Your lighting board will control the lights on stage. The lights are plugged into a dimmer which would be installed into a dimmer rack. The connections to the dimmer rack may be via outlets set up near the lights, or in a more temporary setting; the lights may be connected to the dimmer rack through long electrical cables. There are electrical guidelines for the electrical load and the gage of cable needed. An outside electrical source powers the dimmer rack. The dimmer rack's vents should be kept clear of dirt so that the fan operates efficiently transferring heat out of the dimmer rack. Each light is effectively plugged into the dimmer rack through a channel. A cable such as a dmx cable then runs from the lighting board to the dimmer rack. It has a five pin xlr connection which looks like a microphone connection. But with five not 3 pins. On older boards there would be an analog control. The different channels on the lighting board are reflected by faders which slide up and down from 0-10; 0 representing no light and 10 representing the brightest light. This 0-10 numbering system on each channel allows you to control how bright you want each light to be for a particular cue. There is also a master fader which goes from 0-10. When that Master Switch is at ten each light that is plugged into a channel via the dimmer rack can be turned up to ten. There are usually two banks of faders so that you can cross fade manually. You can also program the lights and record the cues through the lighting board's computer.

A lighting board is usually found at the Front of House (FOH) position or in a control booth. From my experience it is unwise to have a lighting board backstage with only a video camera showing the lighting operator what is happening on stage. A lighting operator in a live show is constantly making adjustemnets on the fly because unexpected things happen. A full unencumbered view of the stage for the lighting operator is of paramount importance during a show. No show is ever perfect.

Big theatres have the money to afford modern lighting consoles which have advanced capacities which control lights that can move, change colors and gobo patterns, fog machines and hazers, and other special effects devices. Many big budget touring shows will bring their own lighting systems that have these big budget lighting possibilities.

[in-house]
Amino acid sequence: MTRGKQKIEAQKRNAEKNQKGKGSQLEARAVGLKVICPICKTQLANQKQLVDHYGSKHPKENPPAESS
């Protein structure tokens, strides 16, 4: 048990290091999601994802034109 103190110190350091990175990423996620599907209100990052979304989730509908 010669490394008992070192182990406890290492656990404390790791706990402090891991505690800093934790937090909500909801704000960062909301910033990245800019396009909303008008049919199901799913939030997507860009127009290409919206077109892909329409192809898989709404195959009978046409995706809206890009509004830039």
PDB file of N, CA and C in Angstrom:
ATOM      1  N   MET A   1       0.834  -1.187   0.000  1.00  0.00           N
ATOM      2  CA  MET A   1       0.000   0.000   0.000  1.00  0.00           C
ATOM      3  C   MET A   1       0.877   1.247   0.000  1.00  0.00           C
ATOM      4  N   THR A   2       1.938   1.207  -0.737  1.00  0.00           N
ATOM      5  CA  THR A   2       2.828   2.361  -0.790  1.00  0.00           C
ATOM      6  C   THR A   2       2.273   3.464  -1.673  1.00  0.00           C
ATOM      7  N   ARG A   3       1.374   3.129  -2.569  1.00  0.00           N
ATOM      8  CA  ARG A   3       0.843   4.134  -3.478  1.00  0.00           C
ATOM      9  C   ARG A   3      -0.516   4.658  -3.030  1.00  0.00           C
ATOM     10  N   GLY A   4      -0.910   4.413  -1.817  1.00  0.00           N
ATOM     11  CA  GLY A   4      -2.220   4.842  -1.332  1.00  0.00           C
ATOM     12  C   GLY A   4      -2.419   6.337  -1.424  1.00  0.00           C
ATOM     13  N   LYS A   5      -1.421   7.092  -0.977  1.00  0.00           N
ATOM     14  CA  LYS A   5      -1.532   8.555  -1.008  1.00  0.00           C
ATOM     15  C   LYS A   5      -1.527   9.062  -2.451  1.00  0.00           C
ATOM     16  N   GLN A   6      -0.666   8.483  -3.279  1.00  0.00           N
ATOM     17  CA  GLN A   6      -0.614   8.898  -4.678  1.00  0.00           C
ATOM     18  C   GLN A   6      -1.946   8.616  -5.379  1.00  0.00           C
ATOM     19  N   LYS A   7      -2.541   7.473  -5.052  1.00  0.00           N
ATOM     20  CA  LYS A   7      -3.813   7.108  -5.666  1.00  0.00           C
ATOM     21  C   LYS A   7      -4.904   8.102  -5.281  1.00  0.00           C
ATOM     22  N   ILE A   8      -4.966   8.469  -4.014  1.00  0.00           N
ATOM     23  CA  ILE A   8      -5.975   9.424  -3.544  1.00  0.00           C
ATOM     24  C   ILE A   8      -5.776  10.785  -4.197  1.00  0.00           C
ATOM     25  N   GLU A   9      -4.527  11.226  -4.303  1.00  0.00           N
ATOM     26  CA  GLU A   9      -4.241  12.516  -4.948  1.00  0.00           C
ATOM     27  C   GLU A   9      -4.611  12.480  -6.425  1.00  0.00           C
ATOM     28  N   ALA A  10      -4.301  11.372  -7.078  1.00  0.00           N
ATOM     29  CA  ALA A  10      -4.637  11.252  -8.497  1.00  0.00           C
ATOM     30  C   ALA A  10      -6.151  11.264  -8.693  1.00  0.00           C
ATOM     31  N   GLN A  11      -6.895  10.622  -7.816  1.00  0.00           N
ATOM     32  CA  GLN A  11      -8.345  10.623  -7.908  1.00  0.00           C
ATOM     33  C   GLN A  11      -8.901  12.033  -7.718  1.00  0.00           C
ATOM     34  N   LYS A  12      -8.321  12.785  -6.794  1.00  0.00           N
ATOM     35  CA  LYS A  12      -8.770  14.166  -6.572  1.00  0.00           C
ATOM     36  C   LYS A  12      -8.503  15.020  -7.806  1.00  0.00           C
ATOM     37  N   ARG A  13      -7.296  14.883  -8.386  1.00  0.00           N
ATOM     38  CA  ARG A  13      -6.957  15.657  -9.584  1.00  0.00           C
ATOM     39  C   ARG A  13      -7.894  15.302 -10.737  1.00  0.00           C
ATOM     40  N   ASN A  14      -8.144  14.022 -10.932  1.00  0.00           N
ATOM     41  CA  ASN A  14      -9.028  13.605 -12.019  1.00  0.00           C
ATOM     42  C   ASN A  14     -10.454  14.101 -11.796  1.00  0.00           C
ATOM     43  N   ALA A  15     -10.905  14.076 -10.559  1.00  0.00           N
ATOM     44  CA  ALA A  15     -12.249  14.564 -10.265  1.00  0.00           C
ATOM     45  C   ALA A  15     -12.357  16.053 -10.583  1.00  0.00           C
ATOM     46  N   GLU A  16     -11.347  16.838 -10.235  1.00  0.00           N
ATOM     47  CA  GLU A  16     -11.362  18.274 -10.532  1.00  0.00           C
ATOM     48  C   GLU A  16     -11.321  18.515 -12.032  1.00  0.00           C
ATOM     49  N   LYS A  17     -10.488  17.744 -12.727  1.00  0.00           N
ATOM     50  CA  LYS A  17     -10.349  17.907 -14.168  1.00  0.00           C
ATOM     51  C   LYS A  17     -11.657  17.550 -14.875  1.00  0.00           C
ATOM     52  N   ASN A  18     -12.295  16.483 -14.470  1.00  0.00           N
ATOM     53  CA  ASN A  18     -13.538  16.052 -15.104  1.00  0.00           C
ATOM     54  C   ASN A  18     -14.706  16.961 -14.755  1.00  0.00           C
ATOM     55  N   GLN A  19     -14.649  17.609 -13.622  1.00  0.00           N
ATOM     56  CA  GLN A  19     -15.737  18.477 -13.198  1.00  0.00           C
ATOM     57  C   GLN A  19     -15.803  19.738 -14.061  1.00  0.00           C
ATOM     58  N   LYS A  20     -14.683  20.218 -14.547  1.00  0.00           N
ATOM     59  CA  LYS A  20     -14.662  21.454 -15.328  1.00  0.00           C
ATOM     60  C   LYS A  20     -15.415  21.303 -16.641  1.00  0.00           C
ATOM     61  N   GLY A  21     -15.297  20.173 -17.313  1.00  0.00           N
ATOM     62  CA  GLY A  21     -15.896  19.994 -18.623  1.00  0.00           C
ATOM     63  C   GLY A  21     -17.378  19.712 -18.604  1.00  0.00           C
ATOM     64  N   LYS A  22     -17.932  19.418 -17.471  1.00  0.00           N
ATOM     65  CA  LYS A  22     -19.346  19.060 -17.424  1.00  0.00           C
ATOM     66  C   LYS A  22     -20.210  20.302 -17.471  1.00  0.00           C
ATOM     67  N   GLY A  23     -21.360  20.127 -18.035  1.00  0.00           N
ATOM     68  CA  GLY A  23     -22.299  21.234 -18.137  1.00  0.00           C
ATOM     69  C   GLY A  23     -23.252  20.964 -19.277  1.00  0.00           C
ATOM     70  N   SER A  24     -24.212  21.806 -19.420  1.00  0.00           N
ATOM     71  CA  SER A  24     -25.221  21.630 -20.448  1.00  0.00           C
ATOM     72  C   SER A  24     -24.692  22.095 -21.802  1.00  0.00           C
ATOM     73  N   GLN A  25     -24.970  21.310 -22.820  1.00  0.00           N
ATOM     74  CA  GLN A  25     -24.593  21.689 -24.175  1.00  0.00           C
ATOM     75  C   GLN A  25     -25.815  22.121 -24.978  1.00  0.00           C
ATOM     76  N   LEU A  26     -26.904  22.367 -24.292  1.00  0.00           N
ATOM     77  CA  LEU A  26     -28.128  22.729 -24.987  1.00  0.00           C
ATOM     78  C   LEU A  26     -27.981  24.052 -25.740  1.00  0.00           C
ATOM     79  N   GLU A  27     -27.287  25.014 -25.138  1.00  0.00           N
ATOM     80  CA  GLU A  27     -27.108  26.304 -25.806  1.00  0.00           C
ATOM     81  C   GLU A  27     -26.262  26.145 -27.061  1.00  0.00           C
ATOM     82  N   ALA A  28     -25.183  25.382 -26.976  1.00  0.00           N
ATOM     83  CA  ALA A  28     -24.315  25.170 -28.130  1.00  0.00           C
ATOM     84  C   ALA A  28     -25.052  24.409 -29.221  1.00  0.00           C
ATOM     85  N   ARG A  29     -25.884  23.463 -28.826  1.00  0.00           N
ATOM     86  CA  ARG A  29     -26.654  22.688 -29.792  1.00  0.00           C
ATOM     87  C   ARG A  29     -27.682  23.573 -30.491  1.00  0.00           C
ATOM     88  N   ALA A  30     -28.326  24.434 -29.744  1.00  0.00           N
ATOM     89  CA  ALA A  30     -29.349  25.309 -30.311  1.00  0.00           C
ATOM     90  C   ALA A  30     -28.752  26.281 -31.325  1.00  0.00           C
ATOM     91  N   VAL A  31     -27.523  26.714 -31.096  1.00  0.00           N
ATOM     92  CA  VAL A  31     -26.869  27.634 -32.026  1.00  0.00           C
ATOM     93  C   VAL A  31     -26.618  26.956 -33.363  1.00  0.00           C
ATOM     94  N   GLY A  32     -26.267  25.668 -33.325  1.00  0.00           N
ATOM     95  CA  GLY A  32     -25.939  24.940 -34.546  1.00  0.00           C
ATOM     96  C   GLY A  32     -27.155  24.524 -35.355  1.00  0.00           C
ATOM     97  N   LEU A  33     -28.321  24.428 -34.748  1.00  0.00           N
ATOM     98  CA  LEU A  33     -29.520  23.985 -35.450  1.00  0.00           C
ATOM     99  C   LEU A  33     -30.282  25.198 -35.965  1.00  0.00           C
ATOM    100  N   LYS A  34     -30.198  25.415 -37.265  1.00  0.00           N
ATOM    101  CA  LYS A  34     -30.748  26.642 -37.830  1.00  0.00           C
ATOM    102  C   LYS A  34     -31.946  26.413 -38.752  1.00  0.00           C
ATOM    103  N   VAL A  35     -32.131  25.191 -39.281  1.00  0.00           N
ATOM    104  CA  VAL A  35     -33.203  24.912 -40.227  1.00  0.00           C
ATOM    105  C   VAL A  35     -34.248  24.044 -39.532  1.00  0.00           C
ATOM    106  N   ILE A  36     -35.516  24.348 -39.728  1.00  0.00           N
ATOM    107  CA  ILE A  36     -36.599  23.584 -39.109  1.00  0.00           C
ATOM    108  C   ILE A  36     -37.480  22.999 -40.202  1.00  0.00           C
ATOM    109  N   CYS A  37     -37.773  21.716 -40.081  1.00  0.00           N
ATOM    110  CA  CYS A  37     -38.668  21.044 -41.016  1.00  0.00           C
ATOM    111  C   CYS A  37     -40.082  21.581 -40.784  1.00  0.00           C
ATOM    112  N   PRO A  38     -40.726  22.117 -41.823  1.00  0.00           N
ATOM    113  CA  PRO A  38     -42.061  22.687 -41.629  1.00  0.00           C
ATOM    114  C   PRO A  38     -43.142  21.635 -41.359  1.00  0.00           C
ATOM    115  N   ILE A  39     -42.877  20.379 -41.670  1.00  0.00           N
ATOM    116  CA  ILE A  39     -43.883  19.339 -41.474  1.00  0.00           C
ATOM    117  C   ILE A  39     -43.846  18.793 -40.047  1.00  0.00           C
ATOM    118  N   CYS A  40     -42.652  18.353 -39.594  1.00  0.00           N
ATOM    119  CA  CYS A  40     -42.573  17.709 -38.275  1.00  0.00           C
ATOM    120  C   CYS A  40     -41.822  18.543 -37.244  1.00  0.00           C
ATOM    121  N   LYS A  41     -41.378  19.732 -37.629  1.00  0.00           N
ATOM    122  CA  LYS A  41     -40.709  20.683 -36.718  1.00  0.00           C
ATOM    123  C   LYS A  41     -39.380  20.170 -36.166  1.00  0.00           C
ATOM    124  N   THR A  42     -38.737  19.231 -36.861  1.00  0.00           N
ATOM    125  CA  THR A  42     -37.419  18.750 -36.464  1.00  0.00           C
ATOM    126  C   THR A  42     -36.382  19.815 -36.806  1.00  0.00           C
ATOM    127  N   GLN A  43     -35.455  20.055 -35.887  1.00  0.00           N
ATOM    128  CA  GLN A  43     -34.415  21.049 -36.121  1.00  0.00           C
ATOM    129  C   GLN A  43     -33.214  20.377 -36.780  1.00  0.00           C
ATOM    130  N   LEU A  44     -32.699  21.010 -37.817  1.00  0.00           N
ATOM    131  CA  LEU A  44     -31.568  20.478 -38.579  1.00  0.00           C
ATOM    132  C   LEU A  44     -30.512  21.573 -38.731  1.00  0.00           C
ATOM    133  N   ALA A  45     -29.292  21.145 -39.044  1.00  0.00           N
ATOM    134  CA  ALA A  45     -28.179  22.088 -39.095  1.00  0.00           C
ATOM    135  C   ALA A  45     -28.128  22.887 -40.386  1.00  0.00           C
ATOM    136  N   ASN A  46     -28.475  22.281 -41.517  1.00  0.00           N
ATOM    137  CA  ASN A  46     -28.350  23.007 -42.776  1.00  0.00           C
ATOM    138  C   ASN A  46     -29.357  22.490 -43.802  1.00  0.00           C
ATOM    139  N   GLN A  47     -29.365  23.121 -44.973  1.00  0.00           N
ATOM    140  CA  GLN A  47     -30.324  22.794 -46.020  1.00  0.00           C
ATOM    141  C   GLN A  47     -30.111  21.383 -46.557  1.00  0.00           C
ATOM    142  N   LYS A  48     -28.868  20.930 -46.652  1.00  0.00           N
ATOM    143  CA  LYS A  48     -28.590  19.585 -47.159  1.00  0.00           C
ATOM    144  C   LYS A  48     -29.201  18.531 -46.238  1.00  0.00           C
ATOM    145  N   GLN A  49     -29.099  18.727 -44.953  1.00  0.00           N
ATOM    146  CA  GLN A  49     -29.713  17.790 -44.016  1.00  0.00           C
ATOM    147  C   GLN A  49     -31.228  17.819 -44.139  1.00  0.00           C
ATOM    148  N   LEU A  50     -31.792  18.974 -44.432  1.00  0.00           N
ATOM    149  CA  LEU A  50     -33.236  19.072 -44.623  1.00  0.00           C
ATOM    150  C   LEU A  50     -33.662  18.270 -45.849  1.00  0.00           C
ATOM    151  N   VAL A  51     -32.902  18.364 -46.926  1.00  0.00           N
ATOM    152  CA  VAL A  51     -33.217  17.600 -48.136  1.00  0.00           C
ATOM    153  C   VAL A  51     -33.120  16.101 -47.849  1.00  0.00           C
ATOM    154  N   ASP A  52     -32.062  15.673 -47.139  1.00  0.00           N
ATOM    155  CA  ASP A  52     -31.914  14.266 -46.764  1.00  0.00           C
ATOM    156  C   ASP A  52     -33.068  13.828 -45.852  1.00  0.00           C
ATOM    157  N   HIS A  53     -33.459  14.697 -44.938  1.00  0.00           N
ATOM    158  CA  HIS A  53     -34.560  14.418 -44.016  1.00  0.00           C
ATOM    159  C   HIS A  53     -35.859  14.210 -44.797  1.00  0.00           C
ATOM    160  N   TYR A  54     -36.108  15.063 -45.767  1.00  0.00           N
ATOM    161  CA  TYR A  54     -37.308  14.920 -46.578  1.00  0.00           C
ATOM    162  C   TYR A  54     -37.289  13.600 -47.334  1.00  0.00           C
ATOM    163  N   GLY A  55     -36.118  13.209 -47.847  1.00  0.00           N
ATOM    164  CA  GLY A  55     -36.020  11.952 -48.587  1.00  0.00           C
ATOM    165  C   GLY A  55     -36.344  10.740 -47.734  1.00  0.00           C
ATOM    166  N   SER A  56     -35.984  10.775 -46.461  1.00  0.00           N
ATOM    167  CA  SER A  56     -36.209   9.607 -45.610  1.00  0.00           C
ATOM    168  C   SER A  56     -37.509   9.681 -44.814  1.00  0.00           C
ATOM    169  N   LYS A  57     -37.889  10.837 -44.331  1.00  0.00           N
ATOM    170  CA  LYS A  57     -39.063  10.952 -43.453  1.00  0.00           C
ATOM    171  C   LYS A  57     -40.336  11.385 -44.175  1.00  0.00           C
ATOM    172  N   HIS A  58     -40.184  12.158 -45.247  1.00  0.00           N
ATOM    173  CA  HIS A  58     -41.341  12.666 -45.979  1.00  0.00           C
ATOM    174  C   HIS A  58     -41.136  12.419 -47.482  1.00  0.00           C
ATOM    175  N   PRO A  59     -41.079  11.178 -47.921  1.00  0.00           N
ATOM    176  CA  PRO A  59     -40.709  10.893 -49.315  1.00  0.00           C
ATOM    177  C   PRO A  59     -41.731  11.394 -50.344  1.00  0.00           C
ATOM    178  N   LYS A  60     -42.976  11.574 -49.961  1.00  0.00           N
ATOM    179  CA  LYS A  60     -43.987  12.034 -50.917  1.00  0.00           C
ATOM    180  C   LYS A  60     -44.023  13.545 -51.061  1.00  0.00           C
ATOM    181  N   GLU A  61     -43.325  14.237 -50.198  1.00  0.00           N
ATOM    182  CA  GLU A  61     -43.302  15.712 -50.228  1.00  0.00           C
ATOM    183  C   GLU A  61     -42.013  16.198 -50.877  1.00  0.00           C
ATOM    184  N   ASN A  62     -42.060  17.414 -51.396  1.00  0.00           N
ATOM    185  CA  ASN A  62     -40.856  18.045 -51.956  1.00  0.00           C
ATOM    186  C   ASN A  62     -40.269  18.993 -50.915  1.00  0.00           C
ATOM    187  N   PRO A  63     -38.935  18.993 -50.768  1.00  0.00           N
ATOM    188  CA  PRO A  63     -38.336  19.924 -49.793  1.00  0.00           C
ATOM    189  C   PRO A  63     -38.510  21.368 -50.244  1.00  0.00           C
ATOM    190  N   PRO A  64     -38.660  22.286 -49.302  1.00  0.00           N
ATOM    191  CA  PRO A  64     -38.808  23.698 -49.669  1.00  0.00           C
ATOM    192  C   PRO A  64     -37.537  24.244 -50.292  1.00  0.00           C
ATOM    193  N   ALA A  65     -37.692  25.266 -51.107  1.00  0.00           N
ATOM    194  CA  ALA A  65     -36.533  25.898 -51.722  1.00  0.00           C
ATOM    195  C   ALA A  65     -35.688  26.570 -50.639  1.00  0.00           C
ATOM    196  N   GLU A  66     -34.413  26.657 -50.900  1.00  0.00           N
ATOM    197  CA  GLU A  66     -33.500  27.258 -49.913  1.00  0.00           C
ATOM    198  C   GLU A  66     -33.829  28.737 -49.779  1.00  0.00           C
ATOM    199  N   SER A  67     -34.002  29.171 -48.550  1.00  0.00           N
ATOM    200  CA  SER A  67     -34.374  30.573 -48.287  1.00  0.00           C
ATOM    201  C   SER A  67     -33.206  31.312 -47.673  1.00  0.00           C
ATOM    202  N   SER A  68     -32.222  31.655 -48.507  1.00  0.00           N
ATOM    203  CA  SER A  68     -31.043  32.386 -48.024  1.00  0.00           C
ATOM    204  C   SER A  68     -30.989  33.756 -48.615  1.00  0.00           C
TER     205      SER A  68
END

The ManualMake sure you read the manual that comes with the lighting board. If the manual has managed to disappear, then take down the make and serial number of the lighting board and you can find it online. Reading the manual fully and experimenting with the board will help you to develop a fuller understanding of the board, the lights and how to program cues.

Focusing the Lights

Lights are often attached to lighting bars with clamps. An adjustable wrench is all you need to attach lights to the lighting bar or to move them to a new position once they are on the lighting bar. When on a ladder and taking a light down, care is needed that the weight of the lamp does not throw you off balance. Lights can be heavy. You can adjust lights up and down and from side to side. You can also adjust the focus of certain lights. You can also shutter the beam internally on certain lights. Lights such as the short and stubby fresnels can only be shuttered externally by barn doors which have to be cabled to the front frame of the light to prevent injury if it manages to fall.


Gobos are small metal cut outs that can be used in lights such as leicos, which are longer than fresnels The gobbo is usually inserted in front of the actually bulb from outside into its appropriate slot. A gobo's cut out shape allows the designer to cast an image onstage. The image is a shadow and depending on what shapes the gobbo is can represent leaves, windows, buildings, crosses or anything else that can be cut out. The focus can be altered on the light to either give the gobo a sharp edge on stage or alternately a diffuse shadow. Resourceful lighting designers on a low budget have often used aluminum pie plates as gobos, cutting them into whatever shape they wish. Real gobboes are better though.

Lights usually have an effective throw or distance within which they are most effective.

There are lights like leicos which can isolate certain areas on the stage and the afore-mentioned fresnels which are used for general washes. Focusing the lights is the process where you have to take into account the inventory of lights on hand and decide the best use of these lights to be able to light the show. Some lighting designers like realistic lighting and others like bolder colour choices. A lighting designer is like a painter using the various lights, gobboes and gells as his palette.